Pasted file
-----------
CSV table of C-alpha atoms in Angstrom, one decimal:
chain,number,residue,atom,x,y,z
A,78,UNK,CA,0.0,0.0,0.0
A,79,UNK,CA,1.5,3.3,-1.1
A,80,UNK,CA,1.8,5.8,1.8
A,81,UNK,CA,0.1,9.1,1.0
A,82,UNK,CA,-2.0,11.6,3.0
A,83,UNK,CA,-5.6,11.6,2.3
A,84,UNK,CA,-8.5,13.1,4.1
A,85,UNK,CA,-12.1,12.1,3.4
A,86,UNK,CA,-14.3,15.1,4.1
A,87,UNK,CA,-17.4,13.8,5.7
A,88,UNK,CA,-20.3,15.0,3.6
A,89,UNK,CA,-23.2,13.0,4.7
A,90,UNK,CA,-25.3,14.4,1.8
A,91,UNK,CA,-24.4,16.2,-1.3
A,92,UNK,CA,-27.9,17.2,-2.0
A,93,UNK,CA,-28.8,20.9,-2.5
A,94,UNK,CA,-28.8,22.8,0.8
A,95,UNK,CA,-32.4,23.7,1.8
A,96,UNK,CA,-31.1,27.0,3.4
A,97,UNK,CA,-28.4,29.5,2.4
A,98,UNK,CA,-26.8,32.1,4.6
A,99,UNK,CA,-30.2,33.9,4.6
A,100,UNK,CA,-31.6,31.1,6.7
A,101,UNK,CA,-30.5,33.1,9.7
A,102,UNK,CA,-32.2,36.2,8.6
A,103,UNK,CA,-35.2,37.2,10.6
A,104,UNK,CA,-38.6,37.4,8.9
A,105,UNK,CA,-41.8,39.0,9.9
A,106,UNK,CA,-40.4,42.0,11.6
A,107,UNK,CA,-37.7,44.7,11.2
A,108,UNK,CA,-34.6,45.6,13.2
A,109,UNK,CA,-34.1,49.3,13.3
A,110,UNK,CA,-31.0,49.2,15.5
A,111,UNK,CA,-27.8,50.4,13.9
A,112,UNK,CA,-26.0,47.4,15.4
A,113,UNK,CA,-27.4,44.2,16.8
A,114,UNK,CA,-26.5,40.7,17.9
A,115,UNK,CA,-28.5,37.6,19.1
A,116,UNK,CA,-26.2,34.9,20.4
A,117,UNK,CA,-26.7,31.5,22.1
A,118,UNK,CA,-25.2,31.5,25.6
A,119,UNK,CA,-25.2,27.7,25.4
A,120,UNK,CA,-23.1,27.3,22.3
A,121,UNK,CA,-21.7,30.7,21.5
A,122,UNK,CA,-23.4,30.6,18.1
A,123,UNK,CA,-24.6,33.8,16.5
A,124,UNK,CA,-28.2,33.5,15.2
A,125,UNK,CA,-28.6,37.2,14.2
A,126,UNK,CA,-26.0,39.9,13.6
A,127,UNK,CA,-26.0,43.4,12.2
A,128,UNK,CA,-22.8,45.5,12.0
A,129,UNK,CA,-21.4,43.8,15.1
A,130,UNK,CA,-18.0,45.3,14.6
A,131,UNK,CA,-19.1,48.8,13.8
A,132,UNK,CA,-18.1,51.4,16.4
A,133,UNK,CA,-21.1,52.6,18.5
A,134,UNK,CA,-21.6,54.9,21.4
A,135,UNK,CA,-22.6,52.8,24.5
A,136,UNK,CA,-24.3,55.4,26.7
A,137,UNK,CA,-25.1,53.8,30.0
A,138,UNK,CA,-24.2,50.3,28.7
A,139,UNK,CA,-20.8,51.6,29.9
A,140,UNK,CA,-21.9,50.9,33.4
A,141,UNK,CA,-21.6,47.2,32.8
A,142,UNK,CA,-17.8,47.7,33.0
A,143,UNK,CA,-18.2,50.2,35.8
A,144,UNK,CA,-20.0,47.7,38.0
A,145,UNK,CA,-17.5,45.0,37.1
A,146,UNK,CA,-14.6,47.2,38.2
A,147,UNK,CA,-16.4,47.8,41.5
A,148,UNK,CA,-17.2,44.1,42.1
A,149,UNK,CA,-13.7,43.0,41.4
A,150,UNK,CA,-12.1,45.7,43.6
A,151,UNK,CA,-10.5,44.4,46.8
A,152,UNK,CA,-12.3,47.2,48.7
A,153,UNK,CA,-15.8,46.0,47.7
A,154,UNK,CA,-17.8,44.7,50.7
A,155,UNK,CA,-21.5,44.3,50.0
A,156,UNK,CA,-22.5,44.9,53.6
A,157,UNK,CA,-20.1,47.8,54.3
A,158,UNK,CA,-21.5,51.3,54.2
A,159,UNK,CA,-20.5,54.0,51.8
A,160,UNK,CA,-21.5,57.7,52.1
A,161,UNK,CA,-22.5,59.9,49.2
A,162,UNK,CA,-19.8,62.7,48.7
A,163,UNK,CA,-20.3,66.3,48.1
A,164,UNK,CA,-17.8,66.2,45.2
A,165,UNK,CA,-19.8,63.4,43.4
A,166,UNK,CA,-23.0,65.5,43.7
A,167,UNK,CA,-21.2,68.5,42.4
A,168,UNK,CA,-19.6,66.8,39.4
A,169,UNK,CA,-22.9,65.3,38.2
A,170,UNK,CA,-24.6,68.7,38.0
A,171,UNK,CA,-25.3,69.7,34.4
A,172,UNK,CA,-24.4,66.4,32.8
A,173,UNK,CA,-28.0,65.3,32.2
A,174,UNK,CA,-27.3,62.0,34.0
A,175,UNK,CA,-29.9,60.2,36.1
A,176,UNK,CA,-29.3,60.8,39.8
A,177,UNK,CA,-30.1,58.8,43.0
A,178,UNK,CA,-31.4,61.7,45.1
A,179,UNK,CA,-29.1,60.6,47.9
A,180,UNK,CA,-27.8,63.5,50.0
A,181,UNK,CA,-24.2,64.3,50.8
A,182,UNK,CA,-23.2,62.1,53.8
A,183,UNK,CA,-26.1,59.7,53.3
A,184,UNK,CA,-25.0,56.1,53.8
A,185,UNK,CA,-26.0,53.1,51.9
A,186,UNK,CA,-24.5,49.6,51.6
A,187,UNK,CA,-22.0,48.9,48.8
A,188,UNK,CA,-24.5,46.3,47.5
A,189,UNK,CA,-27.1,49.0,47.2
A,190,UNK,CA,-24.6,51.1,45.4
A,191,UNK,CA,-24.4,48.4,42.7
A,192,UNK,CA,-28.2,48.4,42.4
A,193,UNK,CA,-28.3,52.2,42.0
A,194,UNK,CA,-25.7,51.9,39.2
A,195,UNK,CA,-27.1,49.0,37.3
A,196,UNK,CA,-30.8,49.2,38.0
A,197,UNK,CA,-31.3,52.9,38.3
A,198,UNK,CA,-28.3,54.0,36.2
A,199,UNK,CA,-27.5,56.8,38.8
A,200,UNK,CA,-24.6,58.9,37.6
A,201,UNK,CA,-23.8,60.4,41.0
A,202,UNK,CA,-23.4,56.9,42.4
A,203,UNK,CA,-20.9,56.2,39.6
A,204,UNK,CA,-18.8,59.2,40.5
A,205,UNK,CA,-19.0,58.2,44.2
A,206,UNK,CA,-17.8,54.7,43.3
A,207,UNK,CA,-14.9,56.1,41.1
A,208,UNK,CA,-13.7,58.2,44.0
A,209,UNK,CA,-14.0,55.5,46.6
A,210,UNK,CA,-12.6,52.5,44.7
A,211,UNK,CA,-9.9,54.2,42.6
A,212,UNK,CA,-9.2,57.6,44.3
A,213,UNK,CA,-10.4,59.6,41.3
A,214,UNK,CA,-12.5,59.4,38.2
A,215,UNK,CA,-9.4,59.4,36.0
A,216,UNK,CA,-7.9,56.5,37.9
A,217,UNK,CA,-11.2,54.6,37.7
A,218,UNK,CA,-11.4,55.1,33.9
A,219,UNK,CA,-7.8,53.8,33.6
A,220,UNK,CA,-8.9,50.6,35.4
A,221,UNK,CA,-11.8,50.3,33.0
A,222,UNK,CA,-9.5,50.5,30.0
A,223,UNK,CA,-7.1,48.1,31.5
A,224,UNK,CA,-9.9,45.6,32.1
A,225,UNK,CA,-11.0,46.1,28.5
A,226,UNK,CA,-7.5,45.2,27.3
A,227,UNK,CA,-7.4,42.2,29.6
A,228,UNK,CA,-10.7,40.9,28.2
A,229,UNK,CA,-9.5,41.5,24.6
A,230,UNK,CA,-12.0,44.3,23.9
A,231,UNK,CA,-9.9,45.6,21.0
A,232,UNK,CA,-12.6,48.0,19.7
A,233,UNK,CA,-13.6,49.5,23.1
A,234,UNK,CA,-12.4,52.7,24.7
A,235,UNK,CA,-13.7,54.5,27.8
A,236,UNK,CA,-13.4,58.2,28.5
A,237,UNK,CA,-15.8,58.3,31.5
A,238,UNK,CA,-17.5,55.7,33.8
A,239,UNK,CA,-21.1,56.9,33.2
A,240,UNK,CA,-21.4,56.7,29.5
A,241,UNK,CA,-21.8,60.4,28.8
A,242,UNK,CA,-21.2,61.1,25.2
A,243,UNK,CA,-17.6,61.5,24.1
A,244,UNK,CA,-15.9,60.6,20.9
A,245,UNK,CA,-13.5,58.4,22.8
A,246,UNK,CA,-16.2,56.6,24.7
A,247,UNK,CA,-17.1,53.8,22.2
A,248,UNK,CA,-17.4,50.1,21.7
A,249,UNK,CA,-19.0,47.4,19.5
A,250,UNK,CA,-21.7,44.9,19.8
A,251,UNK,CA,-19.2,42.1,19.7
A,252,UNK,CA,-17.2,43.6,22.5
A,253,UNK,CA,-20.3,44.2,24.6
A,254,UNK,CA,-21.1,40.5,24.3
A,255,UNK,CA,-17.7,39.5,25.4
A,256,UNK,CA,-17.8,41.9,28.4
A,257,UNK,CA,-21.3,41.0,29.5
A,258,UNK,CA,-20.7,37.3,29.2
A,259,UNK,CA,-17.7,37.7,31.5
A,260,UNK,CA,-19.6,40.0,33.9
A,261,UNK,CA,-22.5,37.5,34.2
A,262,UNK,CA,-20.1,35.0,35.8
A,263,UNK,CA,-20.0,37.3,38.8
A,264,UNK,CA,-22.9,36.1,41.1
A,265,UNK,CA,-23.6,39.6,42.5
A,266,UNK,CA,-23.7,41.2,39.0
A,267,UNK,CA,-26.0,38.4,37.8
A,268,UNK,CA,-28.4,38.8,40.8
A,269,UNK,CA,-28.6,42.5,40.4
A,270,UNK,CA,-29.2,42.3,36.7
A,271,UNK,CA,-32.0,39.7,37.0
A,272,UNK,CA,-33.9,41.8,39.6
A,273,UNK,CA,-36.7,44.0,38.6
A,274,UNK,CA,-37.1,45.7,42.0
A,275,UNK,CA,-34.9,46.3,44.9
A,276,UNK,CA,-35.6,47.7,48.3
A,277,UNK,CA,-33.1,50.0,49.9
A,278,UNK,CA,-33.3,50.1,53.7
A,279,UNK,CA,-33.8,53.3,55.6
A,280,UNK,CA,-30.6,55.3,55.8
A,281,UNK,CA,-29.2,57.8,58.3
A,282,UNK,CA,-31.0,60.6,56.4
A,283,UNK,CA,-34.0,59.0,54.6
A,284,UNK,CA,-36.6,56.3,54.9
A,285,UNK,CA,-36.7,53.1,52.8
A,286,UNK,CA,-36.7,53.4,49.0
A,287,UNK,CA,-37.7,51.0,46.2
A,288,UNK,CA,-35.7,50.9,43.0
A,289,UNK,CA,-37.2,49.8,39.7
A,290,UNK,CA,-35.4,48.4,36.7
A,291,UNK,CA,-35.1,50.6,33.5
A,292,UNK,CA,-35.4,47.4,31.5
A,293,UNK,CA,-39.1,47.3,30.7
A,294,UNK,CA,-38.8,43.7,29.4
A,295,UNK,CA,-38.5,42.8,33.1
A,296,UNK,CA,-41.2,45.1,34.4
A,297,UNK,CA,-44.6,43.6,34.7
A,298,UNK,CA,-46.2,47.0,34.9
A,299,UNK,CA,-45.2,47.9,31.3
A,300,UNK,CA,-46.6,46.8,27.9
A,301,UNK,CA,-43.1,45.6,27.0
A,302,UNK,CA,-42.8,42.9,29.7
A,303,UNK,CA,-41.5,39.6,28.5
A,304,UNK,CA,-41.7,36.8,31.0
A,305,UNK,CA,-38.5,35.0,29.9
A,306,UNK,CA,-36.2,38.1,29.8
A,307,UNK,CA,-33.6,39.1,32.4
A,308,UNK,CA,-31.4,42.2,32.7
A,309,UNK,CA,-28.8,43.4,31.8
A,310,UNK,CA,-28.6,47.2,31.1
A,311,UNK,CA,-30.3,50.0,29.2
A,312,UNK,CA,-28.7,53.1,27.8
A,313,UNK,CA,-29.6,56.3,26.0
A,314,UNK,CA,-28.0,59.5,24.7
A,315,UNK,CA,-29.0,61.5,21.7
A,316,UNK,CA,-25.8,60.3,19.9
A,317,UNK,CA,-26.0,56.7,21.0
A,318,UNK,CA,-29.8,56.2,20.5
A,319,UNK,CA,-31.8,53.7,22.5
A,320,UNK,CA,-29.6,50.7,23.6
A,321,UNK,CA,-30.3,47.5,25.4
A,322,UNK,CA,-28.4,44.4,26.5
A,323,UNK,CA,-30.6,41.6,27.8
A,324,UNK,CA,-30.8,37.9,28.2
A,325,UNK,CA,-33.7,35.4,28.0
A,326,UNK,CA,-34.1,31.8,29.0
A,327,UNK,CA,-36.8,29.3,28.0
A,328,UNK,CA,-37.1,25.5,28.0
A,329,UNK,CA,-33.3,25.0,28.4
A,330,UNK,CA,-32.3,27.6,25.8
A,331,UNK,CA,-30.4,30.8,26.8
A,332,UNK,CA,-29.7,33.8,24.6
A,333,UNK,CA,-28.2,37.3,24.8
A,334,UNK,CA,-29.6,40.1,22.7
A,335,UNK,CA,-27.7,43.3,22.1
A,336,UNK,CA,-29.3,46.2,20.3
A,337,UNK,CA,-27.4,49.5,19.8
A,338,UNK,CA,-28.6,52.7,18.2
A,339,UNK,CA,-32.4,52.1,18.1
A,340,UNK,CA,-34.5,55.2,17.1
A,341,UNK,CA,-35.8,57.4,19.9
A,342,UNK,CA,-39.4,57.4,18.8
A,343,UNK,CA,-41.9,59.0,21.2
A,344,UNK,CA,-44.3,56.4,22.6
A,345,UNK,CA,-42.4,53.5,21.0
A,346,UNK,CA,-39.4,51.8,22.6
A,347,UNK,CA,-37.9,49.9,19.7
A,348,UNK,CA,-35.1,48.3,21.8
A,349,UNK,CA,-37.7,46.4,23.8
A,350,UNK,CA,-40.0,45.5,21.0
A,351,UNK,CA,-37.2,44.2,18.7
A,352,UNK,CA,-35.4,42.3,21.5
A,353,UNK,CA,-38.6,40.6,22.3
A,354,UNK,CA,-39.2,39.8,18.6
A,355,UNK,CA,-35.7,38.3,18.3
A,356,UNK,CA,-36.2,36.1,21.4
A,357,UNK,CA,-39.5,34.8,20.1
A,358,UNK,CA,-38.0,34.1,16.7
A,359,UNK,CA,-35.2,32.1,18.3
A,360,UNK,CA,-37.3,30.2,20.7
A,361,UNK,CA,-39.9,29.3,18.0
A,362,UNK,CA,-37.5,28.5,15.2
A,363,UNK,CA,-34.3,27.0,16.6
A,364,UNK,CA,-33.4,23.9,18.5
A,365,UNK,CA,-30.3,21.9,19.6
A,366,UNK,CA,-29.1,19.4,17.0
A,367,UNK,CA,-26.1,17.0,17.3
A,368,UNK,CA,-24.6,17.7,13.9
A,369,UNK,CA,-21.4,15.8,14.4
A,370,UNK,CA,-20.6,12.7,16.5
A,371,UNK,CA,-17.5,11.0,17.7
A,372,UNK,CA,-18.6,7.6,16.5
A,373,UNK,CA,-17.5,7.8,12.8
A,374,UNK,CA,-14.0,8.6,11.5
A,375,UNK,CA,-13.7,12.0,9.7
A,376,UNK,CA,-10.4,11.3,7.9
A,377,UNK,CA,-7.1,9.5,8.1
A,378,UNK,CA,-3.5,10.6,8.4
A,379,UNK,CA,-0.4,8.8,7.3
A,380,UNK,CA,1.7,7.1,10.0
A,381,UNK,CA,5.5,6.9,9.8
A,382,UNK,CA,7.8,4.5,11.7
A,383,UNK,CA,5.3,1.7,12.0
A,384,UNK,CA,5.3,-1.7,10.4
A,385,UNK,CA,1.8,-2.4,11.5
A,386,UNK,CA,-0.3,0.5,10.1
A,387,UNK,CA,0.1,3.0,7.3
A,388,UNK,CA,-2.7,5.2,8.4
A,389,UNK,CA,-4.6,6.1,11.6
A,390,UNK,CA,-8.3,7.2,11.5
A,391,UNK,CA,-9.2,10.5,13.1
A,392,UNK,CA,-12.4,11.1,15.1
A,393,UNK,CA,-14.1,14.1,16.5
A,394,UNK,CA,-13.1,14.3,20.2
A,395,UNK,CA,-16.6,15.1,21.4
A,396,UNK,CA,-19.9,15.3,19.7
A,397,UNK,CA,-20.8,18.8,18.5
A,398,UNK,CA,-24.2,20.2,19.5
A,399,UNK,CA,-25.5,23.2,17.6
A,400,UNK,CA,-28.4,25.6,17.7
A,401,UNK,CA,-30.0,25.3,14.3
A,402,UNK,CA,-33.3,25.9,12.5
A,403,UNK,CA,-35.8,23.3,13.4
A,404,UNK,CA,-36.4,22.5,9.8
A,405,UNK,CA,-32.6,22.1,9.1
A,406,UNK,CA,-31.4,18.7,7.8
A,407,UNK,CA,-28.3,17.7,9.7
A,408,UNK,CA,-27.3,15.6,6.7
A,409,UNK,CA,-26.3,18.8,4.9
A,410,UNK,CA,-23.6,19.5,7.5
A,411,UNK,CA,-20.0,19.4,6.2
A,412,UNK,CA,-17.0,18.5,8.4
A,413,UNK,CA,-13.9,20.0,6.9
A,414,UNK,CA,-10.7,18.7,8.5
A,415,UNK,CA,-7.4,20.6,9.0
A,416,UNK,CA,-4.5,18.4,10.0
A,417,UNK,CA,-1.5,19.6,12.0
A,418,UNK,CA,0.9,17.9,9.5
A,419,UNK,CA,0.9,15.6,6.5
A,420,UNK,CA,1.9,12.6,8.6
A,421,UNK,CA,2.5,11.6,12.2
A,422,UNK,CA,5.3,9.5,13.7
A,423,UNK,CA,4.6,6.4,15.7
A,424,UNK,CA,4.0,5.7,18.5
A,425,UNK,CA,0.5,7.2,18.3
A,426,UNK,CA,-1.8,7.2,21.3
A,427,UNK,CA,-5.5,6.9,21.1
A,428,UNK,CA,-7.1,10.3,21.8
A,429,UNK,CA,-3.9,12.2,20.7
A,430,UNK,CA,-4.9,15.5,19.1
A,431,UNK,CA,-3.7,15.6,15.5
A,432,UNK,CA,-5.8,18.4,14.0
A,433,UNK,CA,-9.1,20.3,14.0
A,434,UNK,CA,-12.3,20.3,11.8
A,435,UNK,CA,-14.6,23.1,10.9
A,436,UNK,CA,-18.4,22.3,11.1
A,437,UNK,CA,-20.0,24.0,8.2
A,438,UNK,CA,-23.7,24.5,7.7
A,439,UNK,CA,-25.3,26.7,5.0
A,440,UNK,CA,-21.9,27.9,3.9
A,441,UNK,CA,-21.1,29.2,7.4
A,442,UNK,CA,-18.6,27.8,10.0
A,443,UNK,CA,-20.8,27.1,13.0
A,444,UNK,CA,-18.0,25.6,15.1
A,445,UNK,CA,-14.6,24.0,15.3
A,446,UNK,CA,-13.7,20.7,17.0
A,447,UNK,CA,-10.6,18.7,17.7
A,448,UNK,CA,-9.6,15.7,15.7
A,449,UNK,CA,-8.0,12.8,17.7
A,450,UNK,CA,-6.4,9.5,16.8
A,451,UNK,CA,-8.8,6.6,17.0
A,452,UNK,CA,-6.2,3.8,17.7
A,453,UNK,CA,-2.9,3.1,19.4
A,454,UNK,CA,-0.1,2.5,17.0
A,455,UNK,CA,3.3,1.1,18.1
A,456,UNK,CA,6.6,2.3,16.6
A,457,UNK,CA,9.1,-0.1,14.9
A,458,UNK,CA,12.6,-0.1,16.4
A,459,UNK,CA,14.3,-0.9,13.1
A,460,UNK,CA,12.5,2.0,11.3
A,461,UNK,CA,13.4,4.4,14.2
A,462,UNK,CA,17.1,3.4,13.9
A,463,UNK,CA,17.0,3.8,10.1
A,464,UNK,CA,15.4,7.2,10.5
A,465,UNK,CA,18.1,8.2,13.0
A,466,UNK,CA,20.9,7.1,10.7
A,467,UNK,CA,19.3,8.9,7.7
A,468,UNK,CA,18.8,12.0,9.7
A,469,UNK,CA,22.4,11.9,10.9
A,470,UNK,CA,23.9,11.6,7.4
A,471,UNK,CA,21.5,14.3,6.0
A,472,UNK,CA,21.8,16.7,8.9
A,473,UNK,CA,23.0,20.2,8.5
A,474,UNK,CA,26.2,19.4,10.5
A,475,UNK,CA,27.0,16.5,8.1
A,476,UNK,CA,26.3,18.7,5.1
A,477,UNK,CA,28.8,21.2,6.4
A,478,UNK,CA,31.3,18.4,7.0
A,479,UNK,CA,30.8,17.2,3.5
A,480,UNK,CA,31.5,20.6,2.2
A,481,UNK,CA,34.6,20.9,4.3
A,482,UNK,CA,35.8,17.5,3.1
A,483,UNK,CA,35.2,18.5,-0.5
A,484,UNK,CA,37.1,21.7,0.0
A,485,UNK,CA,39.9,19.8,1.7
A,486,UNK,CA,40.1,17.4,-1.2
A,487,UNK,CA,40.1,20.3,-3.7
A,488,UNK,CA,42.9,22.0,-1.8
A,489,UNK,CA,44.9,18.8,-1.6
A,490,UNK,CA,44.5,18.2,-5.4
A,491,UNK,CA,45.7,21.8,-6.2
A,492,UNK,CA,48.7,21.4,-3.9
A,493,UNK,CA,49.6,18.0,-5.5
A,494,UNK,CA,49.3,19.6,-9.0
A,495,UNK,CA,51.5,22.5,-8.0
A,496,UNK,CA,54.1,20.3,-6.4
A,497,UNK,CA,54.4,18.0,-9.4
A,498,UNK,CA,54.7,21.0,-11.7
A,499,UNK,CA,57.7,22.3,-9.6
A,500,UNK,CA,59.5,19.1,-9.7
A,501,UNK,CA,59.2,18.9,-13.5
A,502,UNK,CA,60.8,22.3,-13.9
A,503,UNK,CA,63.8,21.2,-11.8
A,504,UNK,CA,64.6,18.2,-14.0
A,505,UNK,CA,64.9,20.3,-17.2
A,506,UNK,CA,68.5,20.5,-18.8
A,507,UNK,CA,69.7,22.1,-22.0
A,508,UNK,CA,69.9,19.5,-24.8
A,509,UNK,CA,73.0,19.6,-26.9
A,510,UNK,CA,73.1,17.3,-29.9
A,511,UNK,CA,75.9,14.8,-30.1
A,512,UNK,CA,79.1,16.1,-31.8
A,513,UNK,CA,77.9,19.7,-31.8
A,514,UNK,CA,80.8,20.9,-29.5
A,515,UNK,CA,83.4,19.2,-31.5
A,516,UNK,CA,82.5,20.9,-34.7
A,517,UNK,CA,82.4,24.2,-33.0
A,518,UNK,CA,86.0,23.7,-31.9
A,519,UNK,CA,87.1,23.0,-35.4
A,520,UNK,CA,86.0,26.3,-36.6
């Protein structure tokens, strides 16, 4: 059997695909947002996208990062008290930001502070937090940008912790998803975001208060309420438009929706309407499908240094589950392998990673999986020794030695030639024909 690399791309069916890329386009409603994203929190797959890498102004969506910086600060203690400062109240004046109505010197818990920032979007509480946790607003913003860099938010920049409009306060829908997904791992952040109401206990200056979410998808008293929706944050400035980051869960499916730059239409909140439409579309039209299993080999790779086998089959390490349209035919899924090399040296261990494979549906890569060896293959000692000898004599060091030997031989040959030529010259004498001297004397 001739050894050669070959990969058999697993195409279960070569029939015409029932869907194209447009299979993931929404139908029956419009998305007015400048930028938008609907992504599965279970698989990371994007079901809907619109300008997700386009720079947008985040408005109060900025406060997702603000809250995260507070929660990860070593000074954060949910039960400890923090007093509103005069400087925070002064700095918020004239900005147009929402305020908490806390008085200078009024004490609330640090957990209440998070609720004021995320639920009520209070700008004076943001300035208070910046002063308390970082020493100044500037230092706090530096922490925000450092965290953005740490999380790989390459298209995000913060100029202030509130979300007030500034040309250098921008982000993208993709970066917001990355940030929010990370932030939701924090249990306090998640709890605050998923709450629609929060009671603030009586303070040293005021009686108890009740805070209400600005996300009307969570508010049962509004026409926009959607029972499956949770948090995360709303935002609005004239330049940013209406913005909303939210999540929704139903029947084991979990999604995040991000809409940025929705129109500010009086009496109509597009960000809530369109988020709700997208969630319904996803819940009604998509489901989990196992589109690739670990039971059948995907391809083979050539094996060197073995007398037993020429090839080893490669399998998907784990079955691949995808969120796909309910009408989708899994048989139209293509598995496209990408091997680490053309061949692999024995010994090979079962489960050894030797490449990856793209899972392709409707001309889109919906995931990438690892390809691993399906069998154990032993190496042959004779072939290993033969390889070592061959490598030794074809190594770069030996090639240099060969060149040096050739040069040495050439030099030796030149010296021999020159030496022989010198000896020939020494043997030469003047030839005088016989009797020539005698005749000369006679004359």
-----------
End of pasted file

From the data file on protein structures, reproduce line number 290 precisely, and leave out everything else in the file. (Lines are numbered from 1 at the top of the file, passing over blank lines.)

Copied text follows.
A,365,UNK,CA,-30.3,21.9,19.6